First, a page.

There's been a barrage of bad news on the economic front this week, with inflation growing at the fastest rate in 17 years, average weekly wages posting the the biggest year-over-year decline since November 1990, and the number of people receiving unemployment benefits at the highest level in almost five years.

Not surprisingly, the downward slide is taking a toll on pets, with shelters from Massachusetts to California reporting a surge in animals given up by families no longer able to afford their care.

Animal shelters across the South are also feeling the effects of the struggling economy, with the SPCA in Wake County, N.C. reporting what it calls a "dramatic increase" in surrendered animals over the past two months. In an effort to stem the tide of homeless pets, the organization announced that it's opening a pet food pantry that will provide a month's supply to people in need.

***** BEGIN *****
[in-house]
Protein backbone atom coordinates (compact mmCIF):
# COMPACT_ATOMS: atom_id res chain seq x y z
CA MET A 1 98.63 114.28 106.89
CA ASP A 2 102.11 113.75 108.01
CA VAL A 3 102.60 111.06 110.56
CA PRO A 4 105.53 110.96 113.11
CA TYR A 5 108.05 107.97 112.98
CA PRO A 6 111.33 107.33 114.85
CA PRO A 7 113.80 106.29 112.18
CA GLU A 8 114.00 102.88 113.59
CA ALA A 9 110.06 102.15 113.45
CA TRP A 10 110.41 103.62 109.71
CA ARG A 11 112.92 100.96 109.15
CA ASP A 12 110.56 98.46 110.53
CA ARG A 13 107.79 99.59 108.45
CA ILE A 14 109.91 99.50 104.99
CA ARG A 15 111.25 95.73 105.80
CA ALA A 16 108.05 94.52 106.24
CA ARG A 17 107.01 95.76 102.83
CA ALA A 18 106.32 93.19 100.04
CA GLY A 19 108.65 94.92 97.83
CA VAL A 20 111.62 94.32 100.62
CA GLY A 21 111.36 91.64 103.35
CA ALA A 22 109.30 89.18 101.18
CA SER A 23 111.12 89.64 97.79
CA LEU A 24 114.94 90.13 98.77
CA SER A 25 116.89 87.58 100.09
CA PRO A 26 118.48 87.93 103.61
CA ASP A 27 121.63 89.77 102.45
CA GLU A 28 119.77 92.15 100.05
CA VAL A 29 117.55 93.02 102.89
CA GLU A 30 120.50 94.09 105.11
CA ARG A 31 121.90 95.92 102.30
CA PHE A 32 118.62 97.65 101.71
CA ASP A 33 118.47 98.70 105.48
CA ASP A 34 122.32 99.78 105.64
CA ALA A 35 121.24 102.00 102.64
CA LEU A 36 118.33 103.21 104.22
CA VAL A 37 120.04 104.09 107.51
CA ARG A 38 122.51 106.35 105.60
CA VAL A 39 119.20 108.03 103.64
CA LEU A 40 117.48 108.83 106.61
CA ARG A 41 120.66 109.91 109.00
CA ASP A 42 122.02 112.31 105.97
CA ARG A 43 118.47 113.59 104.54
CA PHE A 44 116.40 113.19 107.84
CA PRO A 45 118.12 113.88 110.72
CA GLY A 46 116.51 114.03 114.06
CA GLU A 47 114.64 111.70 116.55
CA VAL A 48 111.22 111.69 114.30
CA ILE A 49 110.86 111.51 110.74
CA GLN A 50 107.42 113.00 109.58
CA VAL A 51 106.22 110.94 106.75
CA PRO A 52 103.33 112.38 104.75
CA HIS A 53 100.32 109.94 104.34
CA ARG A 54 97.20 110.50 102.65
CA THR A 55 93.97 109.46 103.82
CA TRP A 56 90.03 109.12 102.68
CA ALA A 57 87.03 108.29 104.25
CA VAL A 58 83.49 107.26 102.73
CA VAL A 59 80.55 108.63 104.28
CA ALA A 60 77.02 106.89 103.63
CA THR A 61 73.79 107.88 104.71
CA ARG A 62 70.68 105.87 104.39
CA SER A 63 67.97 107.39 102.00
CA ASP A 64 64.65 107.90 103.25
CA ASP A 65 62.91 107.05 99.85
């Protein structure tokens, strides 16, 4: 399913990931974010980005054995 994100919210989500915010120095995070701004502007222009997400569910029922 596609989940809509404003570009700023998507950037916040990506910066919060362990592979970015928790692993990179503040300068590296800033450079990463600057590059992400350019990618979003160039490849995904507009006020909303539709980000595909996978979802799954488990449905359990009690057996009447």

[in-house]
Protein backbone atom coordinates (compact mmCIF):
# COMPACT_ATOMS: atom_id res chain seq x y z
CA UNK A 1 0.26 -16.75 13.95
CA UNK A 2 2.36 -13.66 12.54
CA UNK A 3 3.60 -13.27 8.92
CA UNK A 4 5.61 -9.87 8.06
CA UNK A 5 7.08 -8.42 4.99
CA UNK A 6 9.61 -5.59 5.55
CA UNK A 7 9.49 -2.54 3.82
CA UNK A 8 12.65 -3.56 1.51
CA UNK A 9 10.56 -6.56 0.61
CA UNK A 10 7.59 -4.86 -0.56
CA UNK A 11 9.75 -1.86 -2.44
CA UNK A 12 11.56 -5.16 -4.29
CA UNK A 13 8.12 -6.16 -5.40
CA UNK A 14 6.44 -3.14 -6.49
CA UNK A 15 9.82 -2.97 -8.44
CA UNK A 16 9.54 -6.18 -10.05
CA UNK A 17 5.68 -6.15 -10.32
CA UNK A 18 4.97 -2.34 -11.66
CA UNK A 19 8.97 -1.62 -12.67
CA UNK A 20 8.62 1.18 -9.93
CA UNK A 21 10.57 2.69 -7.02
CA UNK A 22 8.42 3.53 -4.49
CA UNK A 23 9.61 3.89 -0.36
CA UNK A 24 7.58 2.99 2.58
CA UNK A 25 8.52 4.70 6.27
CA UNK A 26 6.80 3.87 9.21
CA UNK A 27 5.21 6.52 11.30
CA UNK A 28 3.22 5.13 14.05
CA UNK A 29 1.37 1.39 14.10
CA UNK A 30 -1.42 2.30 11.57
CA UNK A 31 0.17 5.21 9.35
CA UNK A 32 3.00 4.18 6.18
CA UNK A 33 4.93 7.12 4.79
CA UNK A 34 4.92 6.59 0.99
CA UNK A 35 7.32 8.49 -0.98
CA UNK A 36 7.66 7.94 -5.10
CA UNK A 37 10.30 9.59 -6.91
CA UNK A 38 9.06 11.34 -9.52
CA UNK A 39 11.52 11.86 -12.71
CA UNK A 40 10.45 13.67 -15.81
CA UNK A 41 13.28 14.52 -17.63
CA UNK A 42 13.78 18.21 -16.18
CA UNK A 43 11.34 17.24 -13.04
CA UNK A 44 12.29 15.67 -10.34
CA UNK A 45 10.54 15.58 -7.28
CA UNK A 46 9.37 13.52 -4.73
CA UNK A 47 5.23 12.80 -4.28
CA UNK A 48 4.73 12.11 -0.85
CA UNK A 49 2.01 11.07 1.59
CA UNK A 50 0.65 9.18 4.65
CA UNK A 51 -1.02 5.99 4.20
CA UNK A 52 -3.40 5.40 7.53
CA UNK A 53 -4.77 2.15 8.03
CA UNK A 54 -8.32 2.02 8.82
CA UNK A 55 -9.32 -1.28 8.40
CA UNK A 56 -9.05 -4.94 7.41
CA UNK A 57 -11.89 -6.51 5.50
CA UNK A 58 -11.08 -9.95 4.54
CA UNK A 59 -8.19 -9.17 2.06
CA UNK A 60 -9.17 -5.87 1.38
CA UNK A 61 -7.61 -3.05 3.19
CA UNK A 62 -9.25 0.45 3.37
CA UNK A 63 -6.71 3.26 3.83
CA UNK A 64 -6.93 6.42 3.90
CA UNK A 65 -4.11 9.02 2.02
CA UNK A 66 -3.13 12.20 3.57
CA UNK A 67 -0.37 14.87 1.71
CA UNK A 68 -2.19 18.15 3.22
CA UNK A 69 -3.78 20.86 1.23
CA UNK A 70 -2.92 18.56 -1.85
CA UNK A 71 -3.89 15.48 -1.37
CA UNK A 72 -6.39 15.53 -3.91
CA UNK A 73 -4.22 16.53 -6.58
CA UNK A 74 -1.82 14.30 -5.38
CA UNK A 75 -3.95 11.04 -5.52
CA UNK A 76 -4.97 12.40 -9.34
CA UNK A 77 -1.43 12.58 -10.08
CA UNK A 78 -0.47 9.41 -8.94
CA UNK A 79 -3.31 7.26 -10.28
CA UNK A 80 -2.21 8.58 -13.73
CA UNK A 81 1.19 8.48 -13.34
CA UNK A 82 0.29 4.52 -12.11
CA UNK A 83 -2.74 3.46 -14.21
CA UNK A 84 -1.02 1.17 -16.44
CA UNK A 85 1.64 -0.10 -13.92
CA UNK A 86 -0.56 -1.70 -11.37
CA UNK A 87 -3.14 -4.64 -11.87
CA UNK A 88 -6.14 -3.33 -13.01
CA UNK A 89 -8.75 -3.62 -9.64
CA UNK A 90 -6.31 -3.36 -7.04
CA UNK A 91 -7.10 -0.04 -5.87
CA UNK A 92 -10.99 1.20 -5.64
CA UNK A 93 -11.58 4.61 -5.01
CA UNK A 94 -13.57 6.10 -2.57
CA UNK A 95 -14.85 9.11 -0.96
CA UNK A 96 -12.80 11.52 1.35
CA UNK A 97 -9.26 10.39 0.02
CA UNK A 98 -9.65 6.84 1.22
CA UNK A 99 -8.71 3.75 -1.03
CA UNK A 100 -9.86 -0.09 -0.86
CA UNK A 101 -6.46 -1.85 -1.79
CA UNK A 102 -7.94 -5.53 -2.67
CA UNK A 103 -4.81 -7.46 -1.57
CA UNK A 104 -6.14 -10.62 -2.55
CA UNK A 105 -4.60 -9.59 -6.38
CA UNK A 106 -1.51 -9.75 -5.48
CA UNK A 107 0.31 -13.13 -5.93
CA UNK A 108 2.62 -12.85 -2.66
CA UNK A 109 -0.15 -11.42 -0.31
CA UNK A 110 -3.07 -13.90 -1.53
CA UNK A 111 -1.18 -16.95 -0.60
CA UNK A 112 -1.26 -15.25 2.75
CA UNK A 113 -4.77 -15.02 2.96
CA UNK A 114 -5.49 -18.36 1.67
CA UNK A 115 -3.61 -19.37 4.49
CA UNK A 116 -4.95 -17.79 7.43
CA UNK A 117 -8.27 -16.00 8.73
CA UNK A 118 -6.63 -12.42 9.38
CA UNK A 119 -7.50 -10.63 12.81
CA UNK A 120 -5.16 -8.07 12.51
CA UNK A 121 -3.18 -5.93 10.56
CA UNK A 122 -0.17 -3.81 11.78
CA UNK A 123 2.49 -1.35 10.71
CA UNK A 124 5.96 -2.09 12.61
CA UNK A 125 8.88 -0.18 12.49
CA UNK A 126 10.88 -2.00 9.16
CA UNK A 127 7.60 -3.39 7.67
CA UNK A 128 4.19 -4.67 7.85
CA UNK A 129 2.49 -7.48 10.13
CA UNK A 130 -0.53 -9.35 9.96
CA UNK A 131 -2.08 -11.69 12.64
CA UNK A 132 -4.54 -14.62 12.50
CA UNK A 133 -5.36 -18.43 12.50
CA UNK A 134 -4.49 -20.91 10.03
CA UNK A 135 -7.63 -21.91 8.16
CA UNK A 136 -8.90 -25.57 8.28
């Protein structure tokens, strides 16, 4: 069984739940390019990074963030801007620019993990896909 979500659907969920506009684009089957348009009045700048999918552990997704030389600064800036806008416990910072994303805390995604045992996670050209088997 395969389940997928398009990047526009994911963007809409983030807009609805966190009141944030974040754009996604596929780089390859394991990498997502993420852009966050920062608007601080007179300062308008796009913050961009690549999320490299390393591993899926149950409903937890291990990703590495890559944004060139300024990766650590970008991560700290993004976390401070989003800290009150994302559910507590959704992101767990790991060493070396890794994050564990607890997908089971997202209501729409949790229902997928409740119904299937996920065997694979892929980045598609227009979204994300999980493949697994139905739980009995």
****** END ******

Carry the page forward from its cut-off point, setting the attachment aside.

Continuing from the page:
"For many families, a month's supply of pet food can mean the difference between keeping their pet or having to leave their pet at an animal shelter," said spokesperson Mondy Lamb. "And for many pets, staying in their home and out of an animal shelter can mean the difference between life and death."

The Wake SPCA hopes that drawing in people with offers of free pet food will also boost use of the organization's spay/neuter clinic.

Across the country, other animal advocacy groups are also taking action to help pet owners weather the economic crisis. As we reported earlier this year, for example, the Humane Society of the United States has created a Foreclosure Pets Fund offering grants to local shelters, rescue groups and animal control agencies for programs that help cash-strapped families care for their pets.